Believe it or not, there’s a difference between being a good audio engineer and being a successful one. In our experience, the most successful producer/engineers aren’t the ones who just talented and skilled; they are the ones who think like entrepreneurs, who see themselves as being in business for themselves. That’s exactly what makes Recording Connection mentor Shamel Hughes such a wellspring of wisdom for our students, and why his own story is such an important object lesson. Teaching out of Oz Studios in the heart of Manhattan, Shamel has come from being a struggling kid from Brooklyn to building a name for himself as one of New York’s more in-demand freelance engineers, working with artists like Elle Varner, K. Michelle, Musiq Soulchild, Busta Rhymes and others.   How did he do it? Branding. Through hard work, smart decisions and a go-getter entrepreneurial attitude, Shamel has worked steadily and tirelessly to turn his own name into a recognizable brand.   Shamel’s journey into audio, interestingly enough, came from a love for poetry. “I used to read a lot of poetry when I was a kid,” he says. “I used to rap, used to write rhymes. I used to DJ, I started DJing when I was around 15 years old. I started making these cassettes. I was an entrepreneur at a young age…When I was on the streets, I was selling mix-tapes, I was making a lot of money at a young age…I got really creative when CD’s started hitting the market. I started building computers to actually duplicate CD-ROM’s, which wasn’t really available unless you really had the money to do so…The technology wasn’t accessible at the time for people to do it. It was just me and the bootleggers that were selling mix-tapes that were novel or original…I was already making money and doing things on my own as an entrepreneur.”   After taking classes at the Institute of Audio Research, Shamel’s first break came with an opportunity to intern for a year at Quad Studios, one of the most prestigious recording studios in New York City.   “I became an assistant within that year,” he says, “because I was in the middle of my game, it still wasn’t really good money. I had an audio job [in] retail…I was still learning new gear, learning about products and different equipment so I could be able to keep the internship and not worry about money. I just had enough to eat, pay my phone bill, and get the necessities. That was fine. I didn’t care.”   Shamel’s hard work at Quad ended up opening other doors for him, including the opportunity to work on tour with Busta Rhymes. “One of the engineers I worked with at Quad was like, he didn’t want to be on the road with Busta anymore,” he says. “Because of my personality and how I dealt with clients and things, he thought I was a great candidate to work with him. I was able to be on the road with Busta for a year. That turned out very cool. I met a lot of people and made a lot of connections.”   But for Shamel, something was still missing, which is what ultimately made him decide to turn freelance—and that meant building his name as a brand. “For the past 10 years or more I worked for everyone else,” he says. “I wanted a different respect level. So I figured…the only way they’re going to respect [me] as the person I want them to respect me as is to go into business with myself. Still do what I do, as a recording engineer, still be great at just doing what I do, but now I can do it on my own time…I don’t want to be given a rate, I want to give my rate, and I want them to respect me for it. I want them to want to work with me because I’ve got my own thing going on.”   Smartly, Shamel had already laid the groundwork for branding himself while working as an assistant at Quad. “I came and ensured the client was welcomed, made sure they would feel comfortable,” he says. “I made sure I always knew the client on a first name basis…A lot of times, then, clients came back to the studio they always requested me in their sessions…I did that so I could take that brand, so people would know as I start to develop my skill set, as I get deeper in my career, as they’re still working as an artist, producers, or whatever, they would know who I am.”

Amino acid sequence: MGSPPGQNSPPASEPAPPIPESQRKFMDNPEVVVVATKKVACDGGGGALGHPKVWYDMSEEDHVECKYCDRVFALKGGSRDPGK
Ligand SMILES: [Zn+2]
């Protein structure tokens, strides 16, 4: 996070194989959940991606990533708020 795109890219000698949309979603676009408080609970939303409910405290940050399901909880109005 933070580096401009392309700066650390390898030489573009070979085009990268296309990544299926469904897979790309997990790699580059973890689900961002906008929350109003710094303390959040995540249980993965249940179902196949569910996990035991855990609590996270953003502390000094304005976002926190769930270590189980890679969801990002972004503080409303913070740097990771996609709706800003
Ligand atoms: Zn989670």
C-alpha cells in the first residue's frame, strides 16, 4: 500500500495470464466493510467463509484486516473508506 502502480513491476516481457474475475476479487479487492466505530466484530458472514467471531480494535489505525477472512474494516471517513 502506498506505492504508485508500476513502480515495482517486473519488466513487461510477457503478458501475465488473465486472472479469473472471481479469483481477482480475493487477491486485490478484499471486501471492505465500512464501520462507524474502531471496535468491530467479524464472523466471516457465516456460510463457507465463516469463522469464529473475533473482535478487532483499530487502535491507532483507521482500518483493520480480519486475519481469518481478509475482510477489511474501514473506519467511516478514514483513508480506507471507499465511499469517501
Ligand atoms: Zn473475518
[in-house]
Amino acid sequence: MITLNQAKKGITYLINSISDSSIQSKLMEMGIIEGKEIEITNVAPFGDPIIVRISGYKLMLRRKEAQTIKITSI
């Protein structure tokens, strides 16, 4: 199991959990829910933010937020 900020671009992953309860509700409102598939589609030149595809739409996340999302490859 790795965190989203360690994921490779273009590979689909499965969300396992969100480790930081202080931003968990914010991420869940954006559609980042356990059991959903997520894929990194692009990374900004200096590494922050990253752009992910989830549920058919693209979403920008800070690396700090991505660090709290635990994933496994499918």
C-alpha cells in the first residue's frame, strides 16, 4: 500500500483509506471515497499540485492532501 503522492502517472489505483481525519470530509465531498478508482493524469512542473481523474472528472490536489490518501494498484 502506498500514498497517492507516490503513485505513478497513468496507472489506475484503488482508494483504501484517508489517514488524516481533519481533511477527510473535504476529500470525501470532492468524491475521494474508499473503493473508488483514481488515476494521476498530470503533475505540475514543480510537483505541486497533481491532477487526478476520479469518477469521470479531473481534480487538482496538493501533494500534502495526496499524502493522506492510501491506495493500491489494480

Control Room in Oz Studios